UW Extension Releases Report on Horn Fly Management for Beef Cattle | TSLN.com

UW Extension Releases Report on Horn Fly Management for Beef Cattle

Laramie, Wyo.—Dec. 15, 2022—A recent report published by the University of Wyoming Extension presents the latest research and management options for cattle ranchers faced with horn fly infestations.

“Horn flies are the most damaging external parasite of cattle in the U.S.,” says co-author J. Derek Scasta, rangeland management specialist for UW Extension.

Titled “Horn Fly Management for Wyoming Beef Cattle,” the new publication examines the pest’s life cycle, potential impacts on herd health, and season and altitude-related trends.

The authors explain how to estimate levels of infestation and provide management recommendations, urging producers to consider economic factors and the variety of treatment options available before taking action.

“Wyoming cattle producers should consider the complexity of the situation to determine if and when treatment is appropriate,” Scasta comments.

Counting individual flies might seem like an impossible (or impossibly tedious) task, but regular monitoring is the key to making informed management decisions. The authors offer guidelines on how to estimate flies per cow on a handful of animals to extrapolate the level of infestation for the entire herd.

These estimates can then be used to determine whether control measures are needed. For horn flies on beef cattle, the economic threshold is estimated to be about 200 flies per cow. When the number of flies on an animal exceeds this threshold, the value of loss becomes larger than the cost of control.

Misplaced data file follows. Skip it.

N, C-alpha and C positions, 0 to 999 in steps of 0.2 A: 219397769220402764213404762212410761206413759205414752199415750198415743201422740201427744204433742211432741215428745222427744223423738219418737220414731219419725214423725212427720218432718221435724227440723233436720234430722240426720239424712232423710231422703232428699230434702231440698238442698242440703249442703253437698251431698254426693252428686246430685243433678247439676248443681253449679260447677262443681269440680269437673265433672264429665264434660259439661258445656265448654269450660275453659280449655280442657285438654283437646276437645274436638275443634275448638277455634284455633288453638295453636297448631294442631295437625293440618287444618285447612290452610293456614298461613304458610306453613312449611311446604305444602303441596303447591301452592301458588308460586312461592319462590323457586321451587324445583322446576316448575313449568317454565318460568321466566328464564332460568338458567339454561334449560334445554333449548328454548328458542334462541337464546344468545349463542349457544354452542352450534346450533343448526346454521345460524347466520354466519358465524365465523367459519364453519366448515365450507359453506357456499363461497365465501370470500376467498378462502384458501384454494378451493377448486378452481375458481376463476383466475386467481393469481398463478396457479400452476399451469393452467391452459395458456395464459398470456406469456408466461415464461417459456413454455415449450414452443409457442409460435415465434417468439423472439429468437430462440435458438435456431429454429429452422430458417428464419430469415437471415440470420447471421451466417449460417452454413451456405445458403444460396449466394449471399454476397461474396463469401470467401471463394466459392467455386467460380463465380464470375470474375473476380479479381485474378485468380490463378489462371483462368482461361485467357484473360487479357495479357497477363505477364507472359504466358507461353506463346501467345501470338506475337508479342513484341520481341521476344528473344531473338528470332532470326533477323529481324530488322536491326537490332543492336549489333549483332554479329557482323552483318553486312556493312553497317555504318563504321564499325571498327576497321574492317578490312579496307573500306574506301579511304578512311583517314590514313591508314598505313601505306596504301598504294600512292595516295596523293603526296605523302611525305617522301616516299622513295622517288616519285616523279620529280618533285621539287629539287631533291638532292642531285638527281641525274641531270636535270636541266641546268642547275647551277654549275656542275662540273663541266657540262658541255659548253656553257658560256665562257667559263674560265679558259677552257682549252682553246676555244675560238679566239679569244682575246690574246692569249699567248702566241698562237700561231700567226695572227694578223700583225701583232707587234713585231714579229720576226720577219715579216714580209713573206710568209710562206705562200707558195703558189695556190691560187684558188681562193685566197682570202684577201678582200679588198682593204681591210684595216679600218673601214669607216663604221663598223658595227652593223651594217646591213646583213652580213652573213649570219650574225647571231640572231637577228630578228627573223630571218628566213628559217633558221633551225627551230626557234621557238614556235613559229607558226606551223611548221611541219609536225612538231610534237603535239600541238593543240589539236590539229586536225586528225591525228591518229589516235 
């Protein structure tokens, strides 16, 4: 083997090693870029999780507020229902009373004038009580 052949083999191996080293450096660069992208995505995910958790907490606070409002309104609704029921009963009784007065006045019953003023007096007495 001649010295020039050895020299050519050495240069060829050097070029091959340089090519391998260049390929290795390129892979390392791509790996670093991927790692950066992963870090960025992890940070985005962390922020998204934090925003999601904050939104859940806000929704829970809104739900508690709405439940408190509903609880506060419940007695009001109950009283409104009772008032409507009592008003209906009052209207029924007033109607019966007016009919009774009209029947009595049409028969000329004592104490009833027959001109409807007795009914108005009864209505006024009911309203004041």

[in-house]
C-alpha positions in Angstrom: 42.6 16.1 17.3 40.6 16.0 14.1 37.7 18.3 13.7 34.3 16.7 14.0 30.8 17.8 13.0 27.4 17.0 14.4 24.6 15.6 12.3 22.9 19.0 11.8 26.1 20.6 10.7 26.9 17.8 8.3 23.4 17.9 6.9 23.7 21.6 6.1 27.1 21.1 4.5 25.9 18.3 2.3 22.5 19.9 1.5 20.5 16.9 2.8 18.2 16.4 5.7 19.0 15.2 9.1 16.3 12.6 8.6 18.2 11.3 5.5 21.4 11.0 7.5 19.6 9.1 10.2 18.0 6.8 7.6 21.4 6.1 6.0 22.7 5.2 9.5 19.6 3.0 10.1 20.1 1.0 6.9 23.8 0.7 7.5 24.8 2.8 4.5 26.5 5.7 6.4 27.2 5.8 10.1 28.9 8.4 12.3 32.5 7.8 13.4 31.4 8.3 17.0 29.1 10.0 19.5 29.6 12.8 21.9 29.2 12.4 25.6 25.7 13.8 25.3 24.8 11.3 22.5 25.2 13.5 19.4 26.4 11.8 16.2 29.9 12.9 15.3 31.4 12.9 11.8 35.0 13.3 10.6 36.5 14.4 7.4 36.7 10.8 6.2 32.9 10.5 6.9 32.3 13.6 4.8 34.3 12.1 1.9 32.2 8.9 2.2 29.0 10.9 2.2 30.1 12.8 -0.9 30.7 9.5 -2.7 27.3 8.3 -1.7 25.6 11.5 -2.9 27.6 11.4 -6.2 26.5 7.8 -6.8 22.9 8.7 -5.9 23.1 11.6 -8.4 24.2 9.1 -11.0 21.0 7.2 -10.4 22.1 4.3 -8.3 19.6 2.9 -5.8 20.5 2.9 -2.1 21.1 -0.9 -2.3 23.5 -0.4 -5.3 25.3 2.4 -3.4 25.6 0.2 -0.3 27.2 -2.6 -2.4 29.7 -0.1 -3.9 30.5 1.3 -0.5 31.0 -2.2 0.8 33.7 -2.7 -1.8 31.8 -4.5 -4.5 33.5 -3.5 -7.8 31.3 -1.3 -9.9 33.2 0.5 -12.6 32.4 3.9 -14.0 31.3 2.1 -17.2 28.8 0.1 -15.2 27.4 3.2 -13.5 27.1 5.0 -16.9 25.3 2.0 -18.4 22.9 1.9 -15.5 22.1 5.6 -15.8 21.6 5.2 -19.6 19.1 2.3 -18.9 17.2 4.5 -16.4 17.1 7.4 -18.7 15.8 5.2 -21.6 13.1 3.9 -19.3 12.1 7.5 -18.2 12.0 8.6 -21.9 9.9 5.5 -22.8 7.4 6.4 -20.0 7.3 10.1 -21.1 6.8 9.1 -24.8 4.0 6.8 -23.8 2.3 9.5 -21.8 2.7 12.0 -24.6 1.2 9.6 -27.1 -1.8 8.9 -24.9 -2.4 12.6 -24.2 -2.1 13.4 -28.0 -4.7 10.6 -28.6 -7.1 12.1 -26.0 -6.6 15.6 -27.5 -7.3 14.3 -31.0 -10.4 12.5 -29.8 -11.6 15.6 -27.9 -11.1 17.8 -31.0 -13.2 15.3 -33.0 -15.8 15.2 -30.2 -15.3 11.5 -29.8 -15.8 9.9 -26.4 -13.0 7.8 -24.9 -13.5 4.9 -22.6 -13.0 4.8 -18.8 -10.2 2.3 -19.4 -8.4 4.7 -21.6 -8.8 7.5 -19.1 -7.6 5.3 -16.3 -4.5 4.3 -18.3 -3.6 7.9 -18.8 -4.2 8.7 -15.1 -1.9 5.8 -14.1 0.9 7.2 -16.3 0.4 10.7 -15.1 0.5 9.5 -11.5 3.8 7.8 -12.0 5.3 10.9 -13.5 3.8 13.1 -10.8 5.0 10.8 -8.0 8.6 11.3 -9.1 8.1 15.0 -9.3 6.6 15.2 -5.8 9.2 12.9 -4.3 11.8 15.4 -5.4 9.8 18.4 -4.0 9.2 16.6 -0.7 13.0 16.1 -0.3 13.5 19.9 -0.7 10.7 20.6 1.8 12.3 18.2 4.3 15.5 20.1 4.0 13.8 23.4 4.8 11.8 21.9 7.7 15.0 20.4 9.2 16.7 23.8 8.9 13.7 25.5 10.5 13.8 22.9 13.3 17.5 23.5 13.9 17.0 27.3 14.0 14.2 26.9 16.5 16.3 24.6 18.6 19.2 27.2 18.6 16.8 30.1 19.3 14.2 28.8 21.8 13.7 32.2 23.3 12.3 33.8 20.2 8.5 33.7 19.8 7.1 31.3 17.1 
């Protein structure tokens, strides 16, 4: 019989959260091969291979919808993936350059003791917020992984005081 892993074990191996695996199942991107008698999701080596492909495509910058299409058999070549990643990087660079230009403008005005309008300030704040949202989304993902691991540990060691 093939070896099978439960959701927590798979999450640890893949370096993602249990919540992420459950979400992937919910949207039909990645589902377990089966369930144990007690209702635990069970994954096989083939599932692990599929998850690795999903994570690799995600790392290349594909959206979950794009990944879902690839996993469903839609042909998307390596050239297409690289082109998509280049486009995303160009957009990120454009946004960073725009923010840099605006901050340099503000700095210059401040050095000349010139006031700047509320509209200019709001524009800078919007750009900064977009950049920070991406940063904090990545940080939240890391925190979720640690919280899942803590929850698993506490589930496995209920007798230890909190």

If treatment is deemed necessary, the authors recommend integrating multiple control strategies. Depending on the situation, control options might include animal rotation and habitat disruption; chemical treatments, such as backrubbers, ear tags and sprays; and breed selection.

Some elevations and animals may be more susceptible to high infestation levels, researchers note. UW studies suggest that as elevation increases, horn fly numbers may drop.

Certain breeds of cattle—as well as individuals within those types—may exhibit greater resistance to infestations, meaning that intentional selection may offer a viable management strategy over time.

To learn more about horn fly management, visit https://bit.ly/wyo-horn-fly for a downloadable copy of the report.

ounting the number of horn flies on a single cow to help estimate the extent of infestation in the entire herd. UW | Courtesy photo

–UW Extension